In building for the future, students must learn to be "expert learners," to know about their strengths, weaknesses, preferences, and interests as learners; to understand how to accomplish the tasks involved in learning, such as how to read a book or take notes from a lecture; to develop a repertoire of learning strategies and study skills; and to build on their prior knowledge (Weinstein and Van Mater Stone, 1993, p. 33). In addition, Weinstein and Van Mater Stone argue that expert learners must learn to monitor their own comprehension and manage their learning. The steps include:

-creating a plan for carrying out a study activity;

-selecting the specific strategies or methods to achieve the goal;

-implementing these methods;

-monitoring and self-evaluating progress;

-modifying methods or goals if necessary; and

-conducting an overall evaluation of their methods and accomplishments.


The goals and processes involved in becoming self-regulated learners are common to both general and developmental education. Franke (1993, p. 61) states that these two curricular areas are drawing closer to each other, as general education begins to emphasize developing thinking skills over learning specific content, and developmental education begins to recognize the feasibility of developing subject knowledge along with basic mechanical skills. To narrow the gap between developmental and general education, Franke recommends that general educators learn the cross-curricular techniques of developmental education, including writing across the curriculum, content area reading, or applied mathematics, and that developmental educators learn from general education practitioners the means of introducing higher-order thinking skills into developmental students' first courses. Crossover teaching and course pairing are two ways of strengthening the relationship between general and developmental educators.

Rendon and Frederickson (1993) suggest other ways to bring today's diverse student population into the general education mainstream. They contend that Boyer and Levine's model curriculum (1981) is particularly suited to minority and underprepared students. This model focuses on six broad cross-disciplinary categories: "our use of symbols for communication; shared membership in groups and institutions; interdependence of production and consumption; our relationship with nature; our use of time; and our shared beliefs and values" (Rendon and Fredrickson, 1993, p. 67).


Business needs and technological change are dictating that skills deficits in the U.S. workforce be remedied. Jacobs (1993) predicts a "shotgun marriage" between general education and occupational education, rather than a voluntary alliance. The integration of general education and occupational education should emphasize critical thinking skills and basic skills for computing, deducing, and communicating. Also needed are the abilities to grow and change in response to new worklife situations, to advance along a career path, to update knowledge, and to acquire the skills for gathering and analyzing information and making quick decisions.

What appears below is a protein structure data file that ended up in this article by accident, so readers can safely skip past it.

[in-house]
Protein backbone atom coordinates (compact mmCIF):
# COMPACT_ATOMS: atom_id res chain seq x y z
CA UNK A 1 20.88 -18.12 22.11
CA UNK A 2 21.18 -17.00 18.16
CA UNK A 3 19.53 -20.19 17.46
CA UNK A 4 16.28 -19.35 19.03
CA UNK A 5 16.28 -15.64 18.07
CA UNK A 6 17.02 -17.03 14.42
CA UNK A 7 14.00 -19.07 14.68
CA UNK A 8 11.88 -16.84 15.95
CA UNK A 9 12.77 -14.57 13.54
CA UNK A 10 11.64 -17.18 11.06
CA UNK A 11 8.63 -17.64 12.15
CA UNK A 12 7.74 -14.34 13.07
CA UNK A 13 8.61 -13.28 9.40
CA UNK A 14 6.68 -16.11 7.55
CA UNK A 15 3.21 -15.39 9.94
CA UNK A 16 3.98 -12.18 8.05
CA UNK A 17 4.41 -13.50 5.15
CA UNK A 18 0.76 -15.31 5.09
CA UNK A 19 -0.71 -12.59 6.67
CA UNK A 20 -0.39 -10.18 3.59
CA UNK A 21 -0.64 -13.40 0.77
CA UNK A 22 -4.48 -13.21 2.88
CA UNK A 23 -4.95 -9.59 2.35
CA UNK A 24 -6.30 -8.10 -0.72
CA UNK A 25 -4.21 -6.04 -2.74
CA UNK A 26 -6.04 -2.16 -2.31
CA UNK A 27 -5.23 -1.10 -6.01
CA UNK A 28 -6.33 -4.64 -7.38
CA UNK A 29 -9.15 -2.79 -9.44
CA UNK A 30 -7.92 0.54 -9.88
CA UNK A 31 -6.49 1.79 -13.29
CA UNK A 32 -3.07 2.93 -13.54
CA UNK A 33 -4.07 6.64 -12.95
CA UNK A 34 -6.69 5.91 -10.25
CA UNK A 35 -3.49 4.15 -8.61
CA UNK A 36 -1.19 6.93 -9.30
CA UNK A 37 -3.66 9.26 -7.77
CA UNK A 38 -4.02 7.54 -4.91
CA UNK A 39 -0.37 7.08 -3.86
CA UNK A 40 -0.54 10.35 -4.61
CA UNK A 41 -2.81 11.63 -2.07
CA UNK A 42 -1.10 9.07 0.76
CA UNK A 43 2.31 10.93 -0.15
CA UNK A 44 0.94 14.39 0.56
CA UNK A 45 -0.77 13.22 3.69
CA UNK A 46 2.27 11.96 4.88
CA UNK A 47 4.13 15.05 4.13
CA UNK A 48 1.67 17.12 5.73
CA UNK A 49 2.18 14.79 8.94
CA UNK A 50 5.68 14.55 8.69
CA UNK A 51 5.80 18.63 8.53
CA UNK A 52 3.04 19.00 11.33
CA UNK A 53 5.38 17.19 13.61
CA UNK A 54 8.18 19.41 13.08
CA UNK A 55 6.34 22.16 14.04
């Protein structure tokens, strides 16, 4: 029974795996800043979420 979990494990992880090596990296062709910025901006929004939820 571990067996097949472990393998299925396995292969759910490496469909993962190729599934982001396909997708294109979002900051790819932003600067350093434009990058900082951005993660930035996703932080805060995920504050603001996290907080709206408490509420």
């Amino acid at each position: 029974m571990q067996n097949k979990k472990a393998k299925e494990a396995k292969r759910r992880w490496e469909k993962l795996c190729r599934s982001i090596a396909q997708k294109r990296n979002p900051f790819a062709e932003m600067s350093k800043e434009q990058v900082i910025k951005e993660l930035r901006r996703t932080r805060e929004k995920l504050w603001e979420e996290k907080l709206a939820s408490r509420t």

Despite widespread agreement that occupational students need general education skills to succeed in the workplace, various obstacles must be overcome to integrate general and occupational education. Carole Finley Edmonds (1993) suggests that many of the barriers result from differences in the attitudes, approaches, and orientations of occupational and liberal arts faculty. The pressure to change, along with the resistance to change within both camps, "often result in both groups feeling attacked" (p. 88). When attitudinal barriers between occupational and liberal arts faculty and administrators can be overcome, important benefits accrue to students.


For general education to be successful, a vision is required of what a generally educated person does in specific situations. But society is not static; culture is fluid. We will never be able to describe the person with a general education in a manner that satisfies everyone. Still, the effort is a worthy pursuit, and the educational leaders who have a vision of the generally educated person can at least ensure that the institution has goals toward which most of its curriculum is pointed.


Boyer, Ernest L; Levine, Arthur. "A Quest for Common Learning." Change, 1981, 13(3), 28-35.

This digest was drawn from "Directing General Education Outcomes, New Directions for Community Colleges," Number 81, edited by Neal A. Raisman; published in Spring 1993. The cited articles include: "Toward a Second Wave of Reform," by Jerry G. Gaff; "The De Facto State of General Education," by Neal A. Raisman; "General Education in the Community College: Developing Habits of Thought," by Judith S. Eaton; "Broadening Our Conception of General Education: The Self-Regulated Learner," by Claire E. Weinstein and Gretchen Van Mater Stone; "Teaching Values through General Education," by R. Murray Thomas; "Globalizing General Education: Changing World, Changing Needs," by Douglas P. Sjoquist; "General and Developmental Education: Finding Common Ground," by Thomas L. Franke; "General Education for At-Risk Students," by Laura I. Rendon and Janyth Fredrickson; "Vocational Education and General Education: New Relationship or Shotgun Marriage?" by James Jacobs; and "General Education in Occupational Programs: The Barriers Can Be Surmounted," by Carole Finley Edmonds.


Library Reference Search

Please note that this site is privately owned and is in no way related to any Federal agency or ERIC unit.  Further, this site is using a privately owned and located server. This is NOT a government sponsored or government sanctioned site. ERIC is a Service Mark of the U.S. Government. This site exists to provide the text of the public domain ERIC Documents previously produced by ERIC.  No new content will ever appear here that would in any way challenge the ERIC Service Mark of the U.S. Government.

| privacy